While many like to look at Robin Van Persie, Cesc Fabregas or Nasri as some of Arsenal’s sales that have left a whole in the squad, Santi Cazorla is a hole they seemingly cannot replace. The Spaniard had one of the best debut seasons in the past decade, reaching double figures for both goals and assists. As Arsenal added expensive signings like Ozil, Sanchez and Xhaka, Cazorla remained to be their most important player. After the Arsenal medical staff failing to foresee the long term ankle injury (an injury that was noticed but not resolved until it was fatal), it left Cazorla in a terrible position, as well as Arsenal. While a midfield of Coquelin and Cazorla isn’t perfect, they balanced out each other and allowed them both to play to their strengths. Cazorla helped take pressure away from Ozil in the creativity department. In the 2015/16 season, Ozil was the best creator in Europe, making 4.2 key passes per game. The German was the only player who created more chances than Cazorla’s 2.5 key passes per game. It made Arsenal less predictable, ensuring that there was always one technically superb player on the pitch to assist the forwards. Cazorla was also influencial in transition, completing 2.5 dribbles per game. The Spaniard was arguably their best player during Wenger’s final years in charge.

So what does Cazorla have to do with a Scotsman who was sent out on loan to Ispwich while Arsenal were challenging for a title? Well with Arsenal in desperate need for creativity, thanks to Ozil seemingly falling out with Emery, it seems the Gunners will turn to Bournemouth winger Ryan Fraser as the saviour. He could help give Arsenal extra creativity from the wide areas, so let’s find out if he is the man to help Arsenal challenge for top four.

Since breaking into Bournemouth’s first team back in the 2013/14 season, Fraser has found it difficult to find a place in the starting XI. While he did start 23 games in his first season in the Premier League, he was in a very poor Bournemouth side. However thanks to Eddie Howe building a much better attack, it gave all of his forwards a spark, and Fraser was by far the one who benefitted the most from the change. While Wilson finally seemed to be scoring the amount of goals we’ve all been waiting for him to reach, Fraser turned into one of the best creators in the league. The former Aberdeen winger formed a deadly partnership with Wilson, with the pair nearly breaking Alan Shearer and Chris Sutton’s record for most goal combinations between two players with 12. It highlights where Fraser strength has been in the final third. He is one of the best players in the league for making that final pass. It’s where he has become so vital for Bournemouth. His eye for an assist has turned him into the most important player for the Cherries. Fraser is the player the rest of the team look for. He is technically gifted and his passing is spectacular. his 2.4 key passes per game rank 4th in the league, with the likes of Maddison and Hazard ahead of him. His crossing is also an area to be admired. The Scottsman completes 2 crosses a game, the 2nd highest in the league. He is his side’s chief playmaker, and seems to embrace the responsibility entrusted in him by his manager.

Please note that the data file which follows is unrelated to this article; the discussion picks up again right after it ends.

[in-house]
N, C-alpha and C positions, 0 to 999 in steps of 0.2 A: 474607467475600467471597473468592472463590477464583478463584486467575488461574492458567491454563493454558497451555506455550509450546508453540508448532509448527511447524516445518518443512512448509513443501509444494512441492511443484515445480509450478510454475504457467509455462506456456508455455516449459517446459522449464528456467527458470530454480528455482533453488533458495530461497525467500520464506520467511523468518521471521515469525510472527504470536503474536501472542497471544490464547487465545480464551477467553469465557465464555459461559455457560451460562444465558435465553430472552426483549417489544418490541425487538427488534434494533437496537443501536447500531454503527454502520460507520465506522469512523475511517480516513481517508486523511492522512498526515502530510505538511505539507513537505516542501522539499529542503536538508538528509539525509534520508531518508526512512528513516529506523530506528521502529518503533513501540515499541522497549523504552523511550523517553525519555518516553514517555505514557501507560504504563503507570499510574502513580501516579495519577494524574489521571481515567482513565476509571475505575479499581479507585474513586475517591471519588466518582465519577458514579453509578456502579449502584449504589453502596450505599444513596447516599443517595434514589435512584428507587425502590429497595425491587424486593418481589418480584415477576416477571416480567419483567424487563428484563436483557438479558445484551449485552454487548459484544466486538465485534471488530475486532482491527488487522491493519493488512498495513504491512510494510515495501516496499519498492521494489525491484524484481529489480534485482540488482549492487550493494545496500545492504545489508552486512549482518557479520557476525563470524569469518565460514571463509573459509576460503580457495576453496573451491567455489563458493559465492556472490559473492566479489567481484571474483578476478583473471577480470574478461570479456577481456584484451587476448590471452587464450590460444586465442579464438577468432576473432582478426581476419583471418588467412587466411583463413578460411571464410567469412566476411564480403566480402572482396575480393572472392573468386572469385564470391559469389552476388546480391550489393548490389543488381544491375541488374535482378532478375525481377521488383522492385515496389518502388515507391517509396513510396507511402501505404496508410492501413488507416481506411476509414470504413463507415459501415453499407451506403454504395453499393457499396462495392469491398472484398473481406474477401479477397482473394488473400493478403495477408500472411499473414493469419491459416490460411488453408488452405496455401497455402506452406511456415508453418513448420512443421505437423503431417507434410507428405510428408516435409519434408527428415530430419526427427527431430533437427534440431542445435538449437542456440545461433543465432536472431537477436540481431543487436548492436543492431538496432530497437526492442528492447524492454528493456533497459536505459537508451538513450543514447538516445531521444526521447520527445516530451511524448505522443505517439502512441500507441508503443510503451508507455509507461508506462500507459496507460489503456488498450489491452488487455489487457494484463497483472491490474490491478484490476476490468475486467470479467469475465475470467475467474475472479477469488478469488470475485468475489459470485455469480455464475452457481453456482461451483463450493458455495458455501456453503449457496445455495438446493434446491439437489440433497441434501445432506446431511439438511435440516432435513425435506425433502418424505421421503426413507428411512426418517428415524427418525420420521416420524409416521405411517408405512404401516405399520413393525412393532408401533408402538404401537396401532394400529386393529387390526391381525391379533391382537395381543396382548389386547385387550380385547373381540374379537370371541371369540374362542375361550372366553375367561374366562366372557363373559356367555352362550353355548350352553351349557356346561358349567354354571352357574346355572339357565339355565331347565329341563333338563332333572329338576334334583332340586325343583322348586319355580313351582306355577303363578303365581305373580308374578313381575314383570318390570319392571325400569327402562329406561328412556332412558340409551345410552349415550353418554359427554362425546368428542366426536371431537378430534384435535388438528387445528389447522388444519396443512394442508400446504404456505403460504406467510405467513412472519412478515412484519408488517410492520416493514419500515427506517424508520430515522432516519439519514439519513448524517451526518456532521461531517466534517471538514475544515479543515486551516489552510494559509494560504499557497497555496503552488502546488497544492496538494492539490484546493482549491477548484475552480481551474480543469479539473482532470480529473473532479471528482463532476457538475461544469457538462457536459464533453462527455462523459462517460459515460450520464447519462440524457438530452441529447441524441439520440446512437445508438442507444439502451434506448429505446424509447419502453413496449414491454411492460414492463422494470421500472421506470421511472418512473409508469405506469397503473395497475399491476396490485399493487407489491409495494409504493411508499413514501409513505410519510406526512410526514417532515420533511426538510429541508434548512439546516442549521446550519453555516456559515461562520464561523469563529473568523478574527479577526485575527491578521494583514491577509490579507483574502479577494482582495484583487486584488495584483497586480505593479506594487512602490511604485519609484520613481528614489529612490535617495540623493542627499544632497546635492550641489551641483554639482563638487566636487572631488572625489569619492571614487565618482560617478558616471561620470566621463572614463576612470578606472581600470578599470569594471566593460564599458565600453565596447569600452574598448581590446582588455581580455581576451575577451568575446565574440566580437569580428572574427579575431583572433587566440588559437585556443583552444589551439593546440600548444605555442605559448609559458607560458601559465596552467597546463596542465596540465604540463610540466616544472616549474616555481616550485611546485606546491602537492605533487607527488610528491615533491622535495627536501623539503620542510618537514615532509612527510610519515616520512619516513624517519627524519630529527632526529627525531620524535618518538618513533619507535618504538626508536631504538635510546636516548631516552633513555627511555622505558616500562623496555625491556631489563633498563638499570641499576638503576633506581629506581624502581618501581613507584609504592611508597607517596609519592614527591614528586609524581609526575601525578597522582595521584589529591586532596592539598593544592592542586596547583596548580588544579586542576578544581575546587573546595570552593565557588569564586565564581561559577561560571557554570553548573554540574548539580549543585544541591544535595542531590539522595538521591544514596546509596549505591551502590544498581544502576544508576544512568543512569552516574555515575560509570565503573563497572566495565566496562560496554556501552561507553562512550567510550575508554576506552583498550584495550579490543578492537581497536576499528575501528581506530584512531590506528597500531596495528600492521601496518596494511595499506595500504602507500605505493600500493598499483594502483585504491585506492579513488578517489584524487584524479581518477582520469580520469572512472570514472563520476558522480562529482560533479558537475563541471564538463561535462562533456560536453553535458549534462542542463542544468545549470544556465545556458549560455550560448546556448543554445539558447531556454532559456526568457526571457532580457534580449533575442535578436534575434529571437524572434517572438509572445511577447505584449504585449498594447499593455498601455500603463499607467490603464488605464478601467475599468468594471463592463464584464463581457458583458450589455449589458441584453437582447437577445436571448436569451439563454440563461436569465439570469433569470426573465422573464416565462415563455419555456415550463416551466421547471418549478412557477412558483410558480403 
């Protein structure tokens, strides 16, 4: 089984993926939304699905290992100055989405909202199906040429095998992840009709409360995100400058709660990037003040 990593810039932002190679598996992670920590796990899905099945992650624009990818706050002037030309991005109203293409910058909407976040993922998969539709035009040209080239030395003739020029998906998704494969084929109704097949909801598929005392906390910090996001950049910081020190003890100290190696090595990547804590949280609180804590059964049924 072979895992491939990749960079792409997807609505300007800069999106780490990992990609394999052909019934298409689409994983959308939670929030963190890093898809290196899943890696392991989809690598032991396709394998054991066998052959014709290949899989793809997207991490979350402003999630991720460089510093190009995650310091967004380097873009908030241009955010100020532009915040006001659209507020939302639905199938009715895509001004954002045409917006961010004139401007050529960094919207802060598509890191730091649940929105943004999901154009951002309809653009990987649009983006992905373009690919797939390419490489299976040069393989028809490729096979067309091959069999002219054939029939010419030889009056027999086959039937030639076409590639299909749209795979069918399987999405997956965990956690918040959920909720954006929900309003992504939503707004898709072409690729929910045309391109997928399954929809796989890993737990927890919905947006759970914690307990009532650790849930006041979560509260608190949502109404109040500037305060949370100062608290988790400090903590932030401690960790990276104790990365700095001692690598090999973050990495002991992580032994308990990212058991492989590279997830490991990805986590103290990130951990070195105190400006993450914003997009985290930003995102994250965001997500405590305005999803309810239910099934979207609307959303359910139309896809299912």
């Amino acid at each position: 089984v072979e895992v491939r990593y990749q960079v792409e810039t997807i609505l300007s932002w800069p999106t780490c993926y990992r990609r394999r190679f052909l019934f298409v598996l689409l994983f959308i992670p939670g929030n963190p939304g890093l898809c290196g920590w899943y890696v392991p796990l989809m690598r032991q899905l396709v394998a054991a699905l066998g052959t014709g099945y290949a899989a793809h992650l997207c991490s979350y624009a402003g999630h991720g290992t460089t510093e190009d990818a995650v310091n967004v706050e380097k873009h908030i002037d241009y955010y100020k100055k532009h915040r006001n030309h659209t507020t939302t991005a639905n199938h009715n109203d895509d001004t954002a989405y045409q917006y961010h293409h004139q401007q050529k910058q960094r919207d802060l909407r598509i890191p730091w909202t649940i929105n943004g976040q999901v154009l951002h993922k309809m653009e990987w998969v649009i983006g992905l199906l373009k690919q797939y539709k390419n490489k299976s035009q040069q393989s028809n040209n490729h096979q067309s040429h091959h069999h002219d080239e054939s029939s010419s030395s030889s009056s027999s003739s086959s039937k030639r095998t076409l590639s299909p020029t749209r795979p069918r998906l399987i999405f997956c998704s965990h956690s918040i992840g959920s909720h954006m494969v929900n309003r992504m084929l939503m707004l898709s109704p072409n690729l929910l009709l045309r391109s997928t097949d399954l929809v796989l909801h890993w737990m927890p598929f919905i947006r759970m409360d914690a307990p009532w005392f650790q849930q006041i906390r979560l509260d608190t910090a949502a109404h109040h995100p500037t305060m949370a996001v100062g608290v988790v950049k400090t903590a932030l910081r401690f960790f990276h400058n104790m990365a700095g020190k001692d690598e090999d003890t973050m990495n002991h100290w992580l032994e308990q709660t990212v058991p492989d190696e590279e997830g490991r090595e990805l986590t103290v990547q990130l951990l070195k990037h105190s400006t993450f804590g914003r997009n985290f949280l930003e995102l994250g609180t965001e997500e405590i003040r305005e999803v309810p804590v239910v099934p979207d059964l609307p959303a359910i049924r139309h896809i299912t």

So is there anything wrong with Fraser? There is actually a few things to note, starting with his dribbling. He isn’t exactly a good dribbler.  Fraser is completing less than a dribble a game. While Bournemouth rank 14th for dribbles per game, it’s an area of concern. The reason why Cazorla was spoken about so highly is because he is still a player they need to replace. His combination of high chance creation and expert transitional play made him an almost perfect Wenger player. If Fraser will be able to replicate Cazorla’s creativity, there is still a hole to be filled. This isn’t to complete diminish Fraser’s strengths. In fact, his lack of dribbling does highlight one of his better qualities. His ability to get into positions where he is able to cross for his team is what has made him such a threat for Bournemouth. He doesn’t have to dribble because there is no one to beat. It’s a concern for if he signs for Arsenal because it’s hard to know if he would be able to adapt in a way to suit what Emery might want. Arsenal have let Walcott, Sanchez, Cazorla and Oxlade-Chamberlein go and haven’t replaced them in what they added to the team, being the ability to beat players an add that element of unpredictability, something Fraser might not be able to add.

I like Fraser a lot, and would suit a side like Southampton, one which is starved of creativity, but are full of players who are excellent dribblers. These are more of the players that Arsenal should be looking for. Players who amase high dribble numbers. While players like Januzaj, Thuram or Sarr might not offer the same amount of assists as Fraser, they will make Arsenal a much better side.